By TRONE DOWD
In an effort to install a new diversity initiative, Jamaica Estates retirement home Hillside Manor has been shuffling its residents, upsetting family members who say that the change is abrupt and unnecessary.
Family members were notified of the change in late July through a letter sent in the mail. The Queens Tribune obtained the letter from the daughter of one of the residents who lives at the nursing home.
“The purpose of this letter is to inform you of a newly developed and soon to be implemented resident cultural/ethnic program at Hillside Manor Rehabilitation and Extended Care Center that will affect your current living arrangement,” the letter reads.
According to the letter, the cultural program is aimed at Indian, Guyanese and Bengali residents.
“Our surrounding communities in Queens are very ethnically diverse,” the letter continues. “Administration has determined that we currently are not fully meeting the cultural [and] ethnic needs of these communities after residents of these ethnic backgrounds are admitted to our facility.”
To adhere to the new standard, the facility’s 11th floor is being completely overhauled to accommodate the new plans, displacing nearly 30 residents across 23 rooms by as early as September. Hillside Manor’s administration made it clear that they want to ensure that the comfort of their residents is considered during the move.
“We understand change of this nature can be difficult, but we will do everything possible to ease the process,” the letter read.
But families and residents are saying that the way the nursing home handled the move is unacceptable. Some residents have gone as far as to refuse relocation.
Candace Prince-Modeste, whose father has resided at Hillside Manor for more than six years, told the Queens Tribune that her main issue with the move is the lack of communication up until the very last minute.
“They changed the rules midstream,” Prince-Modeste said. “If we had come into the facility knowing that it wasn’t set up in a particular way, then that’s one thing. It’s hard to fight or disagree with that. But the way it’s currently set up, residents are organized according to their medical needs.”
Prince-Modeste said that the 11th-floor residents are able to be more independent than some of the others who stay there. The nurses who work with residents are distributed according to their skill and whom they need to work with.
She also pointed out that the idea of adding the program strikes her as redundant, considering that Hillside Manor has always been effective at ensuring that the cultural traditions and other needs of all residents were met without any residential reshuffling.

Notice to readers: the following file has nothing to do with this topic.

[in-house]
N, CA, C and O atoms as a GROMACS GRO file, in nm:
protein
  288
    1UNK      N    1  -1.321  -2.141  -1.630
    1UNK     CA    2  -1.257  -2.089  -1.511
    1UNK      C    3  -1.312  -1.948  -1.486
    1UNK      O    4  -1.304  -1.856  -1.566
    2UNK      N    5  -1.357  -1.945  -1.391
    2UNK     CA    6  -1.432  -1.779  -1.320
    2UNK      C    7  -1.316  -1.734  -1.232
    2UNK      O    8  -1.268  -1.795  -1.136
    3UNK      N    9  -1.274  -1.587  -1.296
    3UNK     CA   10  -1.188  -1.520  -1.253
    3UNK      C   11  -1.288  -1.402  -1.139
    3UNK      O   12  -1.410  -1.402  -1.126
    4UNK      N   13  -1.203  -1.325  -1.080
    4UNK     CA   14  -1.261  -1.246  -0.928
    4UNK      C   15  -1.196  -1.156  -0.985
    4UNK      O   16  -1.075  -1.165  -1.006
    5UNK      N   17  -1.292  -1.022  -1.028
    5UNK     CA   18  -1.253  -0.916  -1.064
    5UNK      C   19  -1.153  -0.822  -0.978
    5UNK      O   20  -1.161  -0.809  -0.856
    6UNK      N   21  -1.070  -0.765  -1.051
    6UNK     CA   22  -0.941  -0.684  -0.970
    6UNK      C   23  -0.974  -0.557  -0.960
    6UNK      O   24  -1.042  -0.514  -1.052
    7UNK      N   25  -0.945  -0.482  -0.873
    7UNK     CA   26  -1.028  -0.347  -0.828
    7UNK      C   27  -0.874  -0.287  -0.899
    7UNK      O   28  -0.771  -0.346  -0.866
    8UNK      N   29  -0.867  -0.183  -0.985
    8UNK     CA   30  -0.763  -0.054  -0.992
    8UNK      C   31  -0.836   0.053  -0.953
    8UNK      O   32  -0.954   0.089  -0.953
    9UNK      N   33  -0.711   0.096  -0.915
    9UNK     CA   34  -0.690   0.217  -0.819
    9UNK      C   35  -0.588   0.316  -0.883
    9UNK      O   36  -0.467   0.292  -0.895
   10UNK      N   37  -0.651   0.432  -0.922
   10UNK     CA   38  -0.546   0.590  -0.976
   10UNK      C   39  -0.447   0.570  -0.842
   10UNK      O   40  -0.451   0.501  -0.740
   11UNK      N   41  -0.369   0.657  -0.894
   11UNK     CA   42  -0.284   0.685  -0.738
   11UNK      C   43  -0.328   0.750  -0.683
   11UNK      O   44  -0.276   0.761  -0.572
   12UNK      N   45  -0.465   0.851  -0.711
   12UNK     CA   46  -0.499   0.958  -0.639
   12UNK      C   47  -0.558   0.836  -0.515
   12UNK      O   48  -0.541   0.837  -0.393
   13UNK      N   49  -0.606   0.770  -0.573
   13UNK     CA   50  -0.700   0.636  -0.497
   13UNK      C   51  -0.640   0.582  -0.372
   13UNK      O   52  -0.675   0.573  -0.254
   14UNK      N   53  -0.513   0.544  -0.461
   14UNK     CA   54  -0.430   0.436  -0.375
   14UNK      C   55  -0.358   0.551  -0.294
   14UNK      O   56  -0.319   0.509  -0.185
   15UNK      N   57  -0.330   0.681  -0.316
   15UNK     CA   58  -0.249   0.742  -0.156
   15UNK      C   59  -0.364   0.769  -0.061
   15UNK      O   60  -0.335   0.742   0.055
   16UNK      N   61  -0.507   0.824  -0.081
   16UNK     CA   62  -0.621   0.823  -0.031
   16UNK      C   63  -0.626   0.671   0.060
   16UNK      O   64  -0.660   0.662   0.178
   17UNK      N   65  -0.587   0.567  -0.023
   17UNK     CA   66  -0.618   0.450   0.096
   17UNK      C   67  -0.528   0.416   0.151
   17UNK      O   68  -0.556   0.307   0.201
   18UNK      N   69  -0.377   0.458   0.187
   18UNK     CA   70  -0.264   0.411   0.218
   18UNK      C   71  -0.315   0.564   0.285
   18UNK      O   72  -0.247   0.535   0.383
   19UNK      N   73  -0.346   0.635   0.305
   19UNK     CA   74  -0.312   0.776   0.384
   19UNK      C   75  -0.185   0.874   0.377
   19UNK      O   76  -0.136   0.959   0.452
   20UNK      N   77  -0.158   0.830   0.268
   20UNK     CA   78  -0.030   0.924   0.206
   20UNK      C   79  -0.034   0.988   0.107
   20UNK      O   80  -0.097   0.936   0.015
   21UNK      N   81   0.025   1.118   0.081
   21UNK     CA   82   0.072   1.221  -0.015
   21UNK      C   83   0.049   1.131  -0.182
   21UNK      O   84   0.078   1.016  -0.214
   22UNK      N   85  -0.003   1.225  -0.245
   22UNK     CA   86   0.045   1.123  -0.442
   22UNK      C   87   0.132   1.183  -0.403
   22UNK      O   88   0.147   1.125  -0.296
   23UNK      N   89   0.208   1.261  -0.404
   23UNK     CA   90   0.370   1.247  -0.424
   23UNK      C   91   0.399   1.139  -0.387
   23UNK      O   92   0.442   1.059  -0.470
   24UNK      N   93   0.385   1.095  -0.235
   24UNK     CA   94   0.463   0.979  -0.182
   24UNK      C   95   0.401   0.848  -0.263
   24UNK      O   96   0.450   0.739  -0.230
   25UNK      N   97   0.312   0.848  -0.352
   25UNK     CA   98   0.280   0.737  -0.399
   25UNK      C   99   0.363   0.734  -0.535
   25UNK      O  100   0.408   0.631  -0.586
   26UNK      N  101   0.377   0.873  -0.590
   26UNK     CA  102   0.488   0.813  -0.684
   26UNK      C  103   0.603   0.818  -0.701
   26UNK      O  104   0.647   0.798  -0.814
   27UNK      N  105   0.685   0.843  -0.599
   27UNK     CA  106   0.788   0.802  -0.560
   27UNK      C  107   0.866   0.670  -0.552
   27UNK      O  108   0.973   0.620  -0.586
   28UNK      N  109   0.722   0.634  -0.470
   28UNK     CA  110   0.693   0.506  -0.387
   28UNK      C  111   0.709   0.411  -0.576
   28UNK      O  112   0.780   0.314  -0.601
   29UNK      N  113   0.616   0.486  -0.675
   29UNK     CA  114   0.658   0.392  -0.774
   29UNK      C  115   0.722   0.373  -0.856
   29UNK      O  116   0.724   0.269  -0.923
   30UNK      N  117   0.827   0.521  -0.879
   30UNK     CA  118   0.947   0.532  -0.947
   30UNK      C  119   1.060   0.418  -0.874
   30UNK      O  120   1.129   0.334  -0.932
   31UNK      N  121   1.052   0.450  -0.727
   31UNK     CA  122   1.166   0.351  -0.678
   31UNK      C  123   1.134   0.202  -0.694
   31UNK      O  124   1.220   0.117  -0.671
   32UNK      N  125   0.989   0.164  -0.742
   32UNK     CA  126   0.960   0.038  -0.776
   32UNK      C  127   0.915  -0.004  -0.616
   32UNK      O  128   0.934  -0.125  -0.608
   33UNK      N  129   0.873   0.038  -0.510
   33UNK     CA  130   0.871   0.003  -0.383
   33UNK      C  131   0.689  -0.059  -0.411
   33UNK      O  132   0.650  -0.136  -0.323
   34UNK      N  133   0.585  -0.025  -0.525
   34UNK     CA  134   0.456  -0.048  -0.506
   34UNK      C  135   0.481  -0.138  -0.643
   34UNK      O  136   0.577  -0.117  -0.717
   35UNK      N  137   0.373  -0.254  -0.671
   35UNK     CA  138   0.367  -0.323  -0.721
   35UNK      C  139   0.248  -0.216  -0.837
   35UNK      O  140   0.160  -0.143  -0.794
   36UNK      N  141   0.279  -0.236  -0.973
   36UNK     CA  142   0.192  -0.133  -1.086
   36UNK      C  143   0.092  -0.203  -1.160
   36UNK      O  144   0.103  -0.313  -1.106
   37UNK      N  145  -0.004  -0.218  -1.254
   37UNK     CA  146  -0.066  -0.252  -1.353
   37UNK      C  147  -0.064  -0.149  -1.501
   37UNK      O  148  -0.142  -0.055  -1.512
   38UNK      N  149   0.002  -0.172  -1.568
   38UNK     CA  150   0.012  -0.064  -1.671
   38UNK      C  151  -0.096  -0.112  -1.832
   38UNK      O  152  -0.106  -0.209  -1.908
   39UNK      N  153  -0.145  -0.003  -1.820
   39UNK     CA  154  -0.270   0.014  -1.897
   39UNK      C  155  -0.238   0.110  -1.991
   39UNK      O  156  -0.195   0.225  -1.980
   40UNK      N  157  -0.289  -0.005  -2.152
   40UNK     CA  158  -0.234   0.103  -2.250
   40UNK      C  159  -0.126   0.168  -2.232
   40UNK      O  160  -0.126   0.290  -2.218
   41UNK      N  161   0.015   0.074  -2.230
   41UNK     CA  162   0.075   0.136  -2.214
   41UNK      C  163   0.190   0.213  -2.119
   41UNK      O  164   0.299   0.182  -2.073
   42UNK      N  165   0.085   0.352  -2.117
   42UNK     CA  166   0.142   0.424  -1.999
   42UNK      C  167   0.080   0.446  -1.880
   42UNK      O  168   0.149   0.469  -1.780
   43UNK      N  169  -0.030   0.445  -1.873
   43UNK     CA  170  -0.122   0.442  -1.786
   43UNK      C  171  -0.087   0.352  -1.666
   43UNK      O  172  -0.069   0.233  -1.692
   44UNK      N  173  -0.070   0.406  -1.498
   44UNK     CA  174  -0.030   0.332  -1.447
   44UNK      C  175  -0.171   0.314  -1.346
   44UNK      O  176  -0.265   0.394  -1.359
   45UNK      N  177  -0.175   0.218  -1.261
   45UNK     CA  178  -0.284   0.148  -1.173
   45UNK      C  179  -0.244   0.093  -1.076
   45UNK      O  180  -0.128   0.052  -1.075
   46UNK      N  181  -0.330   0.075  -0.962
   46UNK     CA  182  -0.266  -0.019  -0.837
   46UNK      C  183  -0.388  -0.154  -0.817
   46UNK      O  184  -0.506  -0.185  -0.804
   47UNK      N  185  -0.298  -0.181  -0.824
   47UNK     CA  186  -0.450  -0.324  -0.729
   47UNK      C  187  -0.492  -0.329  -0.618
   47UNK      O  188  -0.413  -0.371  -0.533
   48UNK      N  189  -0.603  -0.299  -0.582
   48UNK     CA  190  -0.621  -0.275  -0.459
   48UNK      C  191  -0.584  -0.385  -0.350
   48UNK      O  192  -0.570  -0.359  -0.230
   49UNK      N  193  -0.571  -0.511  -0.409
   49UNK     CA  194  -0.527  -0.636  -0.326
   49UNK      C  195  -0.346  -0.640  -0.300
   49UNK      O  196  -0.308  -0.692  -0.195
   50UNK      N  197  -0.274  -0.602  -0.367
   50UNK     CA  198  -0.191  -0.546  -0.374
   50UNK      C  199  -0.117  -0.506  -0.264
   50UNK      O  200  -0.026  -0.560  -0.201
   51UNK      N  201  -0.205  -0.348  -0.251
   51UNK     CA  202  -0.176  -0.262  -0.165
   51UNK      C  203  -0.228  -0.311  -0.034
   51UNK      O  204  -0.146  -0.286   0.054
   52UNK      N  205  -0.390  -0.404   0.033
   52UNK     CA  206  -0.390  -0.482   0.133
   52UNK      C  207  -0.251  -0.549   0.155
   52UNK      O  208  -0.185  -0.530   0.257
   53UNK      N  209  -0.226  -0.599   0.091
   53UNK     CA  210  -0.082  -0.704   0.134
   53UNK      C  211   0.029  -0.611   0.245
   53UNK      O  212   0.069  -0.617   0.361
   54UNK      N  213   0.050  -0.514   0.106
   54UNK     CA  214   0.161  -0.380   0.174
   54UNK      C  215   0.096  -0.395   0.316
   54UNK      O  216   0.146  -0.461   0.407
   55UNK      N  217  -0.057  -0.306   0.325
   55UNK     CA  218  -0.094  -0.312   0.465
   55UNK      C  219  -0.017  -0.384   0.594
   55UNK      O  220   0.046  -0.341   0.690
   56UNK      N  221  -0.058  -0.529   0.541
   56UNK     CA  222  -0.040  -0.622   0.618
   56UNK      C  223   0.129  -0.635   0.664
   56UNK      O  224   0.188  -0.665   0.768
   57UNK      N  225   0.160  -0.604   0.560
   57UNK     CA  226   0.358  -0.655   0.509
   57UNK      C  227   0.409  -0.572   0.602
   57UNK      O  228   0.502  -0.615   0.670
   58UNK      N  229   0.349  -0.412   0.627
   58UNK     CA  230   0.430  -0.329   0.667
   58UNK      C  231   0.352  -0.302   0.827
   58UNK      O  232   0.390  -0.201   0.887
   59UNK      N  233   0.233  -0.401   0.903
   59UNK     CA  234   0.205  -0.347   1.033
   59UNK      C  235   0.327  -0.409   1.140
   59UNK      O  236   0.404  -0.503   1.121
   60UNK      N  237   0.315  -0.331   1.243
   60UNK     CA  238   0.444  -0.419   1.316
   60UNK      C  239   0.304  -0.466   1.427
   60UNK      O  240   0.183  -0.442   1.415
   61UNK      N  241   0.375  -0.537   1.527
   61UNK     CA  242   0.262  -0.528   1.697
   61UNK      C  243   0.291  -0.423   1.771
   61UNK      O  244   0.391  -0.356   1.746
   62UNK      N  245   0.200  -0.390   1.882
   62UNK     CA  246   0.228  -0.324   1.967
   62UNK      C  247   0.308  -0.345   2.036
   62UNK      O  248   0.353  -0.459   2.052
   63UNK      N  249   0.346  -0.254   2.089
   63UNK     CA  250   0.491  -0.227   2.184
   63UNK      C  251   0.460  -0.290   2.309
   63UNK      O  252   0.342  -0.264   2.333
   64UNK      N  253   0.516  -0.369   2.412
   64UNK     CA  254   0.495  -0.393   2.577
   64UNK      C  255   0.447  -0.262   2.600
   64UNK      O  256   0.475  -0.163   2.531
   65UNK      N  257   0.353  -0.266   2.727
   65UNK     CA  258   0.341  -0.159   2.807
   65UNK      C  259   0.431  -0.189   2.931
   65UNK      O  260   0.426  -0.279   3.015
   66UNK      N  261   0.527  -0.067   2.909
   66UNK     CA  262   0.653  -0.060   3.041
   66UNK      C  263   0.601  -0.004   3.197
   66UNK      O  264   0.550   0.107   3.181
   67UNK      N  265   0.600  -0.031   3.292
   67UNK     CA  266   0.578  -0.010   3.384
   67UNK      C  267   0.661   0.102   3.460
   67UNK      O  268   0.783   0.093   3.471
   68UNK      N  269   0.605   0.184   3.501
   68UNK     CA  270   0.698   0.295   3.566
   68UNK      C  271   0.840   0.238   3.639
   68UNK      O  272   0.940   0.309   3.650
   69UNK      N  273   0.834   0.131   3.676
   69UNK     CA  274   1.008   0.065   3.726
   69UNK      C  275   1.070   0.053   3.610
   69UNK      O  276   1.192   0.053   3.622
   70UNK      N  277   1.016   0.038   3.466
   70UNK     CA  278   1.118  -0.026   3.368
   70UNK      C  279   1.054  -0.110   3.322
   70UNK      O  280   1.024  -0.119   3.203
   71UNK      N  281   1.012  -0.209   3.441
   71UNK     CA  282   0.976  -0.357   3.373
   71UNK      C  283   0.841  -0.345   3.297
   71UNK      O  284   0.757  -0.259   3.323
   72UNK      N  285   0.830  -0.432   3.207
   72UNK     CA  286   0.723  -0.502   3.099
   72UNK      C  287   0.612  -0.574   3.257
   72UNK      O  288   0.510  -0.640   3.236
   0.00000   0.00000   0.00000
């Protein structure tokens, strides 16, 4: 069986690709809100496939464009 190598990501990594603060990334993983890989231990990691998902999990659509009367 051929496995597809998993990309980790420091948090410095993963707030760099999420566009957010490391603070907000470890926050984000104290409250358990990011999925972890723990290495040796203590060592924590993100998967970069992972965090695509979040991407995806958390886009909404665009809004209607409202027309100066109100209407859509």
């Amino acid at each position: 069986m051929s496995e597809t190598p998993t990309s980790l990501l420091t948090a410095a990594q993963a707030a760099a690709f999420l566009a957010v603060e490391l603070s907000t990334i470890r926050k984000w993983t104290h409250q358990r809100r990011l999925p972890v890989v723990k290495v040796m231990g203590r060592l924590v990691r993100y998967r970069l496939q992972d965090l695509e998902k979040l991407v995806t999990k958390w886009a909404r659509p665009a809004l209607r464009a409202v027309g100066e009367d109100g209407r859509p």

“If you’re a Jewish person, they have folks from synongauges come in to do Jewish service,” she said. “If you’re a Methodist, they have Methodists come in. If you want to play with cats and dogs, they bring in folks from local animal shelters or animal entities come in with pets. If you want to do knitting, there’s a knitting program. They bring everything in there and it’s open and available to everyone. If you want to take advantage of it you can—if you don’t, then you don’t. What that has to do with where you are housed in the building, it doesn’t make sense.”
Prince-Modeste is currently Councilman I. Daneek Miller’s (D-St. Albans) chief of staff. She told the Queens Tribune that while she is fortunate enough to voice her father’s dissatisfaction on the matter, she knows that many other residents are not as lucky.
“This issue isn’t about my father as an individual,” she said. “Where he is now is an option that we chose to make in terms of his care. I could take him out tomorrow if I wanted to. But there are folks there who probably don’t have that choice, and they probably don’t have the same access to resources that could help them fight this new policy the way I do. This is about righting a wrong, and whatever comes of this, I hope that everyone can benefit from it.”
She mentioned that she reached out to both Councilman Rory Lancman (D-Hillcrest) and state Sen. Leroy Comrie (D-St. Albans). Comrie’s office said that it was following up with Hillside Manor to get further details on the situation.
The Queens Tribune reached out to Hillside Manor’s administration several times throughout the week and did not receive a response.